Clinical Associate Professor, University of Illinois at Chicago College of Pharmacy

Nisoldipine comes with serious risks if you don't take it as prescribed.

If you stop taking the drug suddenly or don’t take it at all

Your blood pressure may increase. This raises your risk of health problems such as heart attack or stroke. This risk may be further increased if you stop taking the drug suddenly.

If you miss doses or don’t take the drug on schedule

Your medication may not work as well or may stop working completely. For this drug to work well, a certain amount needs to be in your body at all times.

If you take too much

You could have dangerous levels of the drug in your body. An overdose of this drug can cause extremely low blood pressure, with symptoms that include:

  • dizziness
  • lightheadedness
  • fainting

If you think you’ve taken too much of this drug, call your doctor or local poison control center. If your symptoms are severe, call 9-1-1 or go to the nearest emergency room right away. 

What to do if you miss a dose

Take your dose as soon as you remember. But if you remember just a few hours before your next scheduled dose, take only one dose. Never try to catch up by taking two doses at once. This could result in dangerous side effects.

How to tell if the drug is working

Your blood pressure should go down. Your doctor can check your blood pressure, or you can do it using a home blood pressure monitor.

Nisoldipine is used for long-term treatment.

Important considerations for taking nisoldipine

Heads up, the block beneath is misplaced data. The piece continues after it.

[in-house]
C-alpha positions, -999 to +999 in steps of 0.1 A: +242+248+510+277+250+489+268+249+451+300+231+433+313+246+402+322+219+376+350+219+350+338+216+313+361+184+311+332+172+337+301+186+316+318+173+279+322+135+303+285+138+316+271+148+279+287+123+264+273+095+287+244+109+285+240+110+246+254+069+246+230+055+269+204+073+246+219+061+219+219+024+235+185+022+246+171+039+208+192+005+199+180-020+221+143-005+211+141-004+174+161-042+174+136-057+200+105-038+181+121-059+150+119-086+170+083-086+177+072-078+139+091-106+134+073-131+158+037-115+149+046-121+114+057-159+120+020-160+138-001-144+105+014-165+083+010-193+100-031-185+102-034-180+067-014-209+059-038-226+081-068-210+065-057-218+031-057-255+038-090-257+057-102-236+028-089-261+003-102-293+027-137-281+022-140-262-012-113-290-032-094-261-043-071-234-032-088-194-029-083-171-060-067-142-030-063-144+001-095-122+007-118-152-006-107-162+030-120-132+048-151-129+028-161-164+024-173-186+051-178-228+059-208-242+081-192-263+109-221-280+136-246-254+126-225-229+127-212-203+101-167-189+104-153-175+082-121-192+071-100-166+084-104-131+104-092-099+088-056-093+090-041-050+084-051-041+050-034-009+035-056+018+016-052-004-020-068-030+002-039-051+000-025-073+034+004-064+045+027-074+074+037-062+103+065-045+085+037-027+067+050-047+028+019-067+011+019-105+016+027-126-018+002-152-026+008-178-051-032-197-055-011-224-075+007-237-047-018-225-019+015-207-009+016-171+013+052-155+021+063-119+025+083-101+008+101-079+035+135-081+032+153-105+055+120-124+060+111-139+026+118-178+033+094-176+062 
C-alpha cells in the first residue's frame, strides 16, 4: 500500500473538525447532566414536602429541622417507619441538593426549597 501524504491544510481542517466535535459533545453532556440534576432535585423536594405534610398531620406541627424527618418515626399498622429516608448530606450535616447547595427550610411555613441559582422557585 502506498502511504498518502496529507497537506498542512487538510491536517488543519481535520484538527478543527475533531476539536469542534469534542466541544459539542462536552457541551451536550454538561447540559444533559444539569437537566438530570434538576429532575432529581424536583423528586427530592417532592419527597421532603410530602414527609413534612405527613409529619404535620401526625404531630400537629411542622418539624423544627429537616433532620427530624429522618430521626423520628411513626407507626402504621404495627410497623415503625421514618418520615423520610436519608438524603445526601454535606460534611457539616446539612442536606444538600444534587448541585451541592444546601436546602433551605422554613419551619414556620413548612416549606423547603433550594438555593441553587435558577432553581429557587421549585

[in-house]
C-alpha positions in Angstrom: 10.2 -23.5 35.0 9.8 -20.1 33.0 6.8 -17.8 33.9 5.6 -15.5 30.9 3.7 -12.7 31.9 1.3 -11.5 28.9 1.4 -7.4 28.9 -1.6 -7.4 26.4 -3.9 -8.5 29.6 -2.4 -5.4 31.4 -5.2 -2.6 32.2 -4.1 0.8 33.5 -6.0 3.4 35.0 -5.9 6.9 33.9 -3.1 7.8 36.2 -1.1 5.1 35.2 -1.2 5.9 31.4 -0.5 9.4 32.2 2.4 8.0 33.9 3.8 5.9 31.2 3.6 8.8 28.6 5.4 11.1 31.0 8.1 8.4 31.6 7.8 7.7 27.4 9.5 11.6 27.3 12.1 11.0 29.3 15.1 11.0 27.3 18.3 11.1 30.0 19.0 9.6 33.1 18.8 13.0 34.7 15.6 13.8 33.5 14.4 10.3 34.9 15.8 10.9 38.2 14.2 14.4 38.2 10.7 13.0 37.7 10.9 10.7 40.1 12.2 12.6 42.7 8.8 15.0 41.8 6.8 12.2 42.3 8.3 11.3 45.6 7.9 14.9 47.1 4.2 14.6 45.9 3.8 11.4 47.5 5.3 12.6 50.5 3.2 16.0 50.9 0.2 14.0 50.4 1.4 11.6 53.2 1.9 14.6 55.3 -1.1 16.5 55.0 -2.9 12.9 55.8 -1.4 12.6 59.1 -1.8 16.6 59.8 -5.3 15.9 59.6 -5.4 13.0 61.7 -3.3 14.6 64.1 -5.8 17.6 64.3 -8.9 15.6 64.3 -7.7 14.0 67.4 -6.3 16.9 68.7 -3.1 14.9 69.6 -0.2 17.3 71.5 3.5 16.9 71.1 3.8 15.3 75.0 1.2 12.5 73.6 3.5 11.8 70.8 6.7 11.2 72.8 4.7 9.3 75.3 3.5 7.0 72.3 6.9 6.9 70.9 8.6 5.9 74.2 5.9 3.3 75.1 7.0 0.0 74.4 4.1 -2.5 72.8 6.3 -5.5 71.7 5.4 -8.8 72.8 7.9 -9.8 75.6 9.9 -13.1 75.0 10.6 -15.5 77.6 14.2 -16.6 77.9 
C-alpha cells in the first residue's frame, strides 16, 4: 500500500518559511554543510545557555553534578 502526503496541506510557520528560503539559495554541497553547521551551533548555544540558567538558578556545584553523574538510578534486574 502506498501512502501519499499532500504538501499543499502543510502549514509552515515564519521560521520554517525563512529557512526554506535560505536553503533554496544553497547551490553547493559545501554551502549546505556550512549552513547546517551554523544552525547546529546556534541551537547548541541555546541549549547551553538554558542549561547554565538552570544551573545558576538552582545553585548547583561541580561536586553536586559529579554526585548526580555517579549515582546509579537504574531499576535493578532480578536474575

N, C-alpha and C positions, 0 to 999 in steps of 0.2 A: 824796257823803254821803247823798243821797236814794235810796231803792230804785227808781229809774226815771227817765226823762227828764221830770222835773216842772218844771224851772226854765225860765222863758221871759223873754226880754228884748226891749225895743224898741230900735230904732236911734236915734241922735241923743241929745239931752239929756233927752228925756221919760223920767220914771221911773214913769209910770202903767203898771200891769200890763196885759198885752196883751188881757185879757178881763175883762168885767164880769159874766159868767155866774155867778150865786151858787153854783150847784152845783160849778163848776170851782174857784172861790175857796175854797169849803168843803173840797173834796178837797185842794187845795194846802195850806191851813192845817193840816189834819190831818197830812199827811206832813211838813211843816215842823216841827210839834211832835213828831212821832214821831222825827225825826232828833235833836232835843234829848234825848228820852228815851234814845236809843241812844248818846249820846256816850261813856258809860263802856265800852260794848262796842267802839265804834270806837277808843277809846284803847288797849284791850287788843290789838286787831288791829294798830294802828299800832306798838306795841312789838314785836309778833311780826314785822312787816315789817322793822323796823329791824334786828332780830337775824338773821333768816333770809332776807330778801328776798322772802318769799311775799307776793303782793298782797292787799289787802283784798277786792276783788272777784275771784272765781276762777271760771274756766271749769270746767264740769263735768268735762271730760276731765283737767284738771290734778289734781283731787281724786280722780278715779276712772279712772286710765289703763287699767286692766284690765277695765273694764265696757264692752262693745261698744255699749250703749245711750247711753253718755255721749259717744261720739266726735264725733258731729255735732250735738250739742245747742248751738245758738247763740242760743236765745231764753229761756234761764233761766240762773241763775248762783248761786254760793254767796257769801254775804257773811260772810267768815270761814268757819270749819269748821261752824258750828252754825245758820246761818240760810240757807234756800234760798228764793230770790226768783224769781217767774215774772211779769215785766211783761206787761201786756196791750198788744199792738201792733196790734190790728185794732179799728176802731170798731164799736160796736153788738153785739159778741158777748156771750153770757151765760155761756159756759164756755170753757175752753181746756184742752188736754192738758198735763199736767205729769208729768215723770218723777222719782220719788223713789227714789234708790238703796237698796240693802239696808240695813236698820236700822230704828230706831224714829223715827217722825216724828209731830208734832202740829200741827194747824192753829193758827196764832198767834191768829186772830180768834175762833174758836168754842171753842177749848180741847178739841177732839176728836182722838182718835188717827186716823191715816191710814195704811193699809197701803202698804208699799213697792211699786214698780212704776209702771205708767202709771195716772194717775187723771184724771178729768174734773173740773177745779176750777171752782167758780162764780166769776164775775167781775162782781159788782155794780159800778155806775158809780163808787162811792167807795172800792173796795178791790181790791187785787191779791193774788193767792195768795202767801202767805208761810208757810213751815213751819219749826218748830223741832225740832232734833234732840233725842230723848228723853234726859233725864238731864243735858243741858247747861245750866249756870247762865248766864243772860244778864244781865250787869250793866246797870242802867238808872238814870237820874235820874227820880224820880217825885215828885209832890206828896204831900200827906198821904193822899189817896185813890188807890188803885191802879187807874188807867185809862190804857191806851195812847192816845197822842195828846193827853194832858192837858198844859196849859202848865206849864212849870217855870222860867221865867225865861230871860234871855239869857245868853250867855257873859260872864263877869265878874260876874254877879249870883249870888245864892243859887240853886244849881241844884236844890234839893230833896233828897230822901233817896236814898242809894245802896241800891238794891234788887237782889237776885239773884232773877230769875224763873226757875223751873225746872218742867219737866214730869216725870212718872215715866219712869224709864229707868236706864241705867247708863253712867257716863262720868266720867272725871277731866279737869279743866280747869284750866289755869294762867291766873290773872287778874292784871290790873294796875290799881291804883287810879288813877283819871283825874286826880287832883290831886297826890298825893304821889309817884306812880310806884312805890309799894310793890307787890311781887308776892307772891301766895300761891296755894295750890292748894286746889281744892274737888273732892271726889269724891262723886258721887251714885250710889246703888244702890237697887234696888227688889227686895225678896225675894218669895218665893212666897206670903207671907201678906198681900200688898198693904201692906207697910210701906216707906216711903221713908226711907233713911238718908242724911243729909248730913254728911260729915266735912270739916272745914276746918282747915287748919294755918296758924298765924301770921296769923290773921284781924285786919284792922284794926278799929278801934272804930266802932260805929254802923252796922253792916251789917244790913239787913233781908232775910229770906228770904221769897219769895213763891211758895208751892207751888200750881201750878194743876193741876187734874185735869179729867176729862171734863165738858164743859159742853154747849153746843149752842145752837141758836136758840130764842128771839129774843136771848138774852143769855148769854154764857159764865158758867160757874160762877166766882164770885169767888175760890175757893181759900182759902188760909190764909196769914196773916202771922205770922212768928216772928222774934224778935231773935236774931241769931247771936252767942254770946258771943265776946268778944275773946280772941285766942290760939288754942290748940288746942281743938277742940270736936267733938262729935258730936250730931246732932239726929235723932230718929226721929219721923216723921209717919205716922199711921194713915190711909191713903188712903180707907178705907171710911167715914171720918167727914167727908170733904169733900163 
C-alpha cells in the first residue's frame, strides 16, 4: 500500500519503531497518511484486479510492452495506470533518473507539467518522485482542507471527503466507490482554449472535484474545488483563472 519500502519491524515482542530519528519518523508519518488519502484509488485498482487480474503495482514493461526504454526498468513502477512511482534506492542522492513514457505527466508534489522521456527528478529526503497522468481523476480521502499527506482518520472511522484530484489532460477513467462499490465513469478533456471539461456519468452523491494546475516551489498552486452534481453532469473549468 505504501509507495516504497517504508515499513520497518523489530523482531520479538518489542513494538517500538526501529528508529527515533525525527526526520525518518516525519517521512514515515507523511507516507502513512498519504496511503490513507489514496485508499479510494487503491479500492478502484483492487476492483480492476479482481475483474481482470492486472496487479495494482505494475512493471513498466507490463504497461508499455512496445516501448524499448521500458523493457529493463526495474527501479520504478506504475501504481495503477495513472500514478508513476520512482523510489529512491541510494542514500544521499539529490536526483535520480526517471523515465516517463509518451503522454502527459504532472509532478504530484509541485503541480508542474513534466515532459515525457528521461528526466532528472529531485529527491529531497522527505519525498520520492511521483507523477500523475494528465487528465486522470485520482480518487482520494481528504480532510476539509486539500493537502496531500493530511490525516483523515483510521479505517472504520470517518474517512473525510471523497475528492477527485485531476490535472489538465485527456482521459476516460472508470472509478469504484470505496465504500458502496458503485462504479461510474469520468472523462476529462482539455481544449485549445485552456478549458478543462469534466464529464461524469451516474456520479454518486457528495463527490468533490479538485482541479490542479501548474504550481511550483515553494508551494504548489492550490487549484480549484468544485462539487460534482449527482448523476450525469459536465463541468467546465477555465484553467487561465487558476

do not take on empty stomach
You should take nisoldipine on an empty stomach
timing
You should take nisoldipine either 1 hour before a meal, or 2 hours after a meal
do not crush or cut or chew
Don’t crush, cut, or chew these tablets. Swallow them whole.
storage
Store this drug carefully
See Details
refillable
Prescription is refillable
travel
Travel
See Details
self-management
Self-management
See Details
clinical monitoring
Clinical monitoring
See Details
diet considerations
Your diet
See Details
not usually stocked
Not every pharmacy stocks this drug. When filling your prescription, be sure to call ahead.
hidden costs
Hidden costs
See Details
prior authorization
Insurance
See Details

Store this drug carefully

  • Store nisoldipine at room temperature between 68°F and 77°F (20°C and 25°C).
  • Keep it in the original container with the lid tightly closed. Keep it away from light.
  • Don’t store this medication in moist or damp areas, such as bathrooms.

Travel

When traveling with your medication:

  • Always carry your medication with you, such as in your carry-on bag.
  • Don’t worry about airport X-ray machines. They can’t hurt your medication.
  • You may need to show airport staff the pharmacy label for your medication. Always carry the original prescription-labeled box with you.
  • Don’t put this medication in your car’s glove compartment or leave it in the car. Be sure to avoid doing this when the weather is very hot or very cold.

Self-management